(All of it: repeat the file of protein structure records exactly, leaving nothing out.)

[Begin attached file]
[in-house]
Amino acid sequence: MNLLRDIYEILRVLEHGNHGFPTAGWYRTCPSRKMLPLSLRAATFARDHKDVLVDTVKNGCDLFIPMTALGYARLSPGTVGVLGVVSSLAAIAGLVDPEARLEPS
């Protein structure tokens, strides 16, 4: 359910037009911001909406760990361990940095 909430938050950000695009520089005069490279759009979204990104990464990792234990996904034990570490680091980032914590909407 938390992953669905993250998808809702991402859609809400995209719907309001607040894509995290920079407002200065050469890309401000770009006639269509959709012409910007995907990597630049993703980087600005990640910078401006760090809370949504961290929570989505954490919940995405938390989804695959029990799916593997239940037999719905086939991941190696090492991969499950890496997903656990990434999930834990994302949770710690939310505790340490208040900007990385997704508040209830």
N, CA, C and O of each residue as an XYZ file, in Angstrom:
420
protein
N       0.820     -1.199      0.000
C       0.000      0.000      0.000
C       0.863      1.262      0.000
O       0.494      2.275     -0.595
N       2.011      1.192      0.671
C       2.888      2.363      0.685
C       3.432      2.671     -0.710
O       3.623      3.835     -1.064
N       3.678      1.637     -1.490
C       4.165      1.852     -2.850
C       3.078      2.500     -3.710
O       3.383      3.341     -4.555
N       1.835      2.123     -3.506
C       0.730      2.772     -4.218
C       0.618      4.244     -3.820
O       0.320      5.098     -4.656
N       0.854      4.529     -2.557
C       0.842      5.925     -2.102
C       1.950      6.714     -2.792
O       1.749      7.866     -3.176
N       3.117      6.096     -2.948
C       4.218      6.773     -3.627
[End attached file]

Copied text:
[in-house]
Amino acid sequence: MNLLRDIYEILRVLEHGNHGFPTAGWYRTCPSRKMLPLSLRAATFARDHKDVLVDTVKNGCDLFIPMTALGYARLSPGTVGVLGVVSSLAAIAGLVDPEARLEPS
């Protein structure tokens, strides 16, 4: 359910037009911001909406760990361990940095 909430938050950000695009520089005069490279759009979204990104990464990792234990996904034990570490680091980032914590909407 938390992953669905993250998808809702991402859609809400995209719907309001607040894509995290920079407002200065050469890309401000770009006639269509959709012409910007995907990597630049993703980087600005990640910078401006760090809370949504961290929570989505954490919940995405938390989804695959029990799916593997239940037999719905086939991941190696090492991969499950890496997903656990990434999930834990994302949770710690939310505790340490208040900007990385997704508040209830």
N, CA, C and O of each residue as an XYZ file, in Angstrom:
420
protein
N       0.820     -1.199      0.000
C       0.000      0.000      0.000
C       0.863      1.262      0.000
O       0.494      2.275     -0.595
N       2.011      1.192      0.671
C       2.888      2.363      0.685
C       3.432      2.671     -0.710
O       3.623      3.835     -1.064
N       3.678      1.637     -1.490
C       4.165      1.852     -2.850
C       3.078      2.500     -3.710
O       3.383      3.341     -4.555
N       1.835      2.123     -3.506
C       0.730      2.772     -4.218
C       0.618      4.244     -3.820
O       0.320      5.098     -4.656
N       0.854      4.529     -2.557
C       0.842      5.925     -2.102
C       1.950      6.714     -2.792
O       1.749      7.866     -3.176
N       3.117      6.096     -2.948
C       4.218      6.773     -3.627